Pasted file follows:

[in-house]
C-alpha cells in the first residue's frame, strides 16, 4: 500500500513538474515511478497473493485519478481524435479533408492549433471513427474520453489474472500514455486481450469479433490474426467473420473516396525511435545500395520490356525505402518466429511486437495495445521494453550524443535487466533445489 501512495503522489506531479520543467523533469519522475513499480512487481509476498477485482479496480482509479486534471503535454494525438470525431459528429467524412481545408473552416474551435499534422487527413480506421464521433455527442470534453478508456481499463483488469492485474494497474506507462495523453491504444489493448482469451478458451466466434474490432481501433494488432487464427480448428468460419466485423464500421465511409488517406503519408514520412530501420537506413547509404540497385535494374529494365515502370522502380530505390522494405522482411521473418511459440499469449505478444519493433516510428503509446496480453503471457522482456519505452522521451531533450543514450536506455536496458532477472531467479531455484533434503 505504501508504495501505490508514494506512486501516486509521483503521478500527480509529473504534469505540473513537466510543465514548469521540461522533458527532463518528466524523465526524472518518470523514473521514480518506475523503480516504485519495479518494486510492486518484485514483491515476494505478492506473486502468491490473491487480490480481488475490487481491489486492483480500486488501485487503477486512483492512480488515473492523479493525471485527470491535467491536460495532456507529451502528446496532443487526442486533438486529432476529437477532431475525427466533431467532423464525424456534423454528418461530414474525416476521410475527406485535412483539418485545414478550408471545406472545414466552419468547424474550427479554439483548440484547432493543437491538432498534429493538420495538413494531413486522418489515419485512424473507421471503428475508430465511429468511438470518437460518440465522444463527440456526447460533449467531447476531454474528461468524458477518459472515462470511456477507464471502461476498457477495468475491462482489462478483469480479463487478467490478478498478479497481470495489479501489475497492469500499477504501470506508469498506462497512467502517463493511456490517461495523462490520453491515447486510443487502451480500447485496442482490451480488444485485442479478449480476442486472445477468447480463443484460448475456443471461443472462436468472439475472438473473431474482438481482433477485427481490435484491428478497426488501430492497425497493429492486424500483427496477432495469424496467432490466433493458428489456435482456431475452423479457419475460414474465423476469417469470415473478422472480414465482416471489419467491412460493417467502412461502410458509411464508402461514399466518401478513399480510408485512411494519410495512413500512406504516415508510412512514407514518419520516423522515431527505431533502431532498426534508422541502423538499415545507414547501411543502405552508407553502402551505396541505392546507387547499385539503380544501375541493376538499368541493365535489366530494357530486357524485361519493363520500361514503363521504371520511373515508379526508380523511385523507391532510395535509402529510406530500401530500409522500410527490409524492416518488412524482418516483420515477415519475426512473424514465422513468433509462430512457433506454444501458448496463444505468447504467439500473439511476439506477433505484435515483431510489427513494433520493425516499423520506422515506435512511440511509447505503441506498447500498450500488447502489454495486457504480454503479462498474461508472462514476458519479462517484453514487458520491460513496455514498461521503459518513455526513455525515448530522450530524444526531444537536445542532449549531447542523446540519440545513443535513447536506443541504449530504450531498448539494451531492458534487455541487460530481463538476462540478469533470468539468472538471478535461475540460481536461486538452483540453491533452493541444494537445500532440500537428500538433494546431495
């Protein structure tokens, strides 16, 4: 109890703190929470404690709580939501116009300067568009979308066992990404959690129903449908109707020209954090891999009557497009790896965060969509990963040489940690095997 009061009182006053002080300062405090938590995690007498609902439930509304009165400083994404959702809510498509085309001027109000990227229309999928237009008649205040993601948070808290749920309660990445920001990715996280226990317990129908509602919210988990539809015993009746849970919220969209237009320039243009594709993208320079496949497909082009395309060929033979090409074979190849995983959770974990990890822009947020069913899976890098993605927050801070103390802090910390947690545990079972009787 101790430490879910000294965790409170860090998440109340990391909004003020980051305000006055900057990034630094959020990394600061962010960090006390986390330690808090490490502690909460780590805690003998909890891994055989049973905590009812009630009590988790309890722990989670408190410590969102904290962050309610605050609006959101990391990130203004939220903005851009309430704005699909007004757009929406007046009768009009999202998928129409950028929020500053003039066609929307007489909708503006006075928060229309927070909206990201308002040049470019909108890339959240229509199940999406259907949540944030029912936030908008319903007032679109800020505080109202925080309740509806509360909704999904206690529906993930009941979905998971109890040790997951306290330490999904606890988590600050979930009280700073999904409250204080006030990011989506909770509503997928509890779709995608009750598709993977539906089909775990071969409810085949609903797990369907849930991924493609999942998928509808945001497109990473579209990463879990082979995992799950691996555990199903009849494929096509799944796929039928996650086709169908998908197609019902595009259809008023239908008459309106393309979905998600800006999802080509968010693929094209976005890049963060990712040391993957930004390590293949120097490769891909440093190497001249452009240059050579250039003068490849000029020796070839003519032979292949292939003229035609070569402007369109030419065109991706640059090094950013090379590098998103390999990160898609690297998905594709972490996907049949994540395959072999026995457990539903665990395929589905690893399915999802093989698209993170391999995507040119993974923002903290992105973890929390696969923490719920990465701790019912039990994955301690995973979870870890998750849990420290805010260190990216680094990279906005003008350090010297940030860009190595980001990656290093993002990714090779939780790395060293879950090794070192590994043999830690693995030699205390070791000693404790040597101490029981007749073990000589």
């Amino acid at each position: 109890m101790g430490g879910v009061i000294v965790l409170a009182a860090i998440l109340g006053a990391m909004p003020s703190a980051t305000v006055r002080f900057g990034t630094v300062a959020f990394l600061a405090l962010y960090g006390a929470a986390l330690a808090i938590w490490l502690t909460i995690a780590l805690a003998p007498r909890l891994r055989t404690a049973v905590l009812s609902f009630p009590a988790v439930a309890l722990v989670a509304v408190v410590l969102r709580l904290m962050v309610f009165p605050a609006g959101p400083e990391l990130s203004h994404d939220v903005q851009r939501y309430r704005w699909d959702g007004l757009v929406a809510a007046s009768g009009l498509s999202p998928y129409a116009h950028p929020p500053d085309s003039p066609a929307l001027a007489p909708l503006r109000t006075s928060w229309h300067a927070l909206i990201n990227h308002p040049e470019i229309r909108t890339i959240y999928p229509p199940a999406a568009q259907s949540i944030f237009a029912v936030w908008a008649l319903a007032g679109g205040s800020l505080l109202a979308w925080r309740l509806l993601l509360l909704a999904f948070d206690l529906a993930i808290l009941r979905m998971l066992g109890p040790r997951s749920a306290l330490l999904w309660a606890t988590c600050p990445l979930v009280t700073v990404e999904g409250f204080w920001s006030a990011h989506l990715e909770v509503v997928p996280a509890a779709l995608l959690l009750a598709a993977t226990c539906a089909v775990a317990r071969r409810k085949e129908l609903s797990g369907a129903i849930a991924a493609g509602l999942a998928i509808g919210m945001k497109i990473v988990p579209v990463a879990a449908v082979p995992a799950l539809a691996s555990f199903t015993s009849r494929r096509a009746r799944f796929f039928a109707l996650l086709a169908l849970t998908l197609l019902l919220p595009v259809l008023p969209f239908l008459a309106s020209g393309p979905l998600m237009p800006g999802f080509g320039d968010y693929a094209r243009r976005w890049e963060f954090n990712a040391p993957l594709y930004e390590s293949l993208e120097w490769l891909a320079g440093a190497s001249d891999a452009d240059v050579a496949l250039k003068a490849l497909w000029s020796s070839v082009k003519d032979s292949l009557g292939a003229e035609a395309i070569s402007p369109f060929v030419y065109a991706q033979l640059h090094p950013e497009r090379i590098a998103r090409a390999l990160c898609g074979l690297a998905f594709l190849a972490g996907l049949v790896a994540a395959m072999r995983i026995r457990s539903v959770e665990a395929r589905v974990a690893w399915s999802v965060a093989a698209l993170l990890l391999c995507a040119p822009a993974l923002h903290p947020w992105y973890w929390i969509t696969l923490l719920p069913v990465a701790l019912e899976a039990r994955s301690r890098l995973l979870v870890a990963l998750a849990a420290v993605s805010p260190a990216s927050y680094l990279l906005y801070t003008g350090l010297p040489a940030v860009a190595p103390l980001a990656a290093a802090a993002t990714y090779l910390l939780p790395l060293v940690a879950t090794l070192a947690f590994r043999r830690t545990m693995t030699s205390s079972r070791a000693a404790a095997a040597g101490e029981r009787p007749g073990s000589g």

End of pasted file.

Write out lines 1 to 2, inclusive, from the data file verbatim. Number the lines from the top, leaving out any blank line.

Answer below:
[in-house]
C-alpha cells in the first residue's frame, strides 16, 4: 500500500513538474515511478497473493485519478481524435479533408492549433471513427474520453489474472500514455486481450469479433490474426467473420473516396525511435545500395520490356525505402518466429511486437495495445521494453550524443535487466533445489 501512495503522489506531479520543467523533469519522475513499480512487481509476498477485482479496480482509479486534471503535454494525438470525431459528429467524412481545408473552416474551435499534422487527413480506421464521433455527442470534453478508456481499463483488469492485474494497474506507462495523453491504444489493448482469451478458451466466434474490432481501433494488432487464427480448428468460419466485423464500421465511409488517406503519408514520412530501420537506413547509404540497385535494374529494365515502370522502380530505390522494405522482411521473418511459440499469449505478444519493433516510428503509446496480453503471457522482456519505452522521451531533450543514450536506455536496458532477472531467479531455484533434503 505504501508504495501505490508514494506512486501516486509521483503521478500527480509529473504534469505540473513537466510543465514548469521540461522533458527532463518528466524523465526524472518518470523514473521514480518506475523503480516504485519495479518494486510492486518484485514483491515476494505478492506473486502468491490473491487480490480481488475490487481491489486492483480500486488501485487503477486512483492512480488515473492523479493525471485527470491535467491536460495532456507529451502528446496532443487526442486533438486529432476529437477532431475525427466533431467532423464525424456534423454528418461530414474525416476521410475527406485535412483539418485545414478550408471545406472545414466552419468547424474550427479554439483548440484547432493543437491538432498534429493538420495538413494531413486522418489515419485512424473507421471503428475508430465511429468511438470518437460518440465522444463527440456526447460533449467531447476531454474528461468524458477518459472515462470511456477507464471502461476498457477495468475491462482489462478483469480479463487478467490478478498478479497481470495489479501489475497492469500499477504501470506508469498506462497512467502517463493511456490517461495523462490520453491515447486510443487502451480500447485496442482490451480488444485485442479478449480476442486472445477468447480463443484460448475456443471461443472462436468472439475472438473473431474482438481482433477485427481490435484491428478497426488501430492497425497493429492486424500483427496477432495469424496467432490466433493458428489456435482456431475452423479457419475460414474465423476469417469470415473478422472480414465482416471489419467491412460493417467502412461502410458509411464508402461514399466518401478513399480510408485512411494519410495512413500512406504516415508510412512514407514518419520516423522515431527505431533502431532498426534508422541502423538499415545507414547501411543502405552508407553502402551505396541505392546507387547499385539503380544501375541493376538499368541493365535489366530494357530486357524485361519493363520500361514503363521504371520511373515508379526508380523511385523507391532510395535509402529510406530500401530500409522500410527490409524492416518488412524482418516483420515477415519475426512473424514465422513468433509462430512457433506454444501458448496463444505468447504467439500473439511476439506477433505484435515483431510489427513494433520493425516499423520506422515506435512511440511509447505503441506498447500498450500488447502489454495486457504480454503479462498474461508472462514476458519479462517484453514487458520491460513496455514498461521503459518513455526513455525515448530522450530524444526531444537536445542532449549531447542523446540519440545513443535513447536506443541504449530504450531498448539494451531492458534487455541487460530481463538476462540478469533470468539468472538471478535461475540460481536461486538452483540453491533452493541444494537445500532440500537428500538433494546431495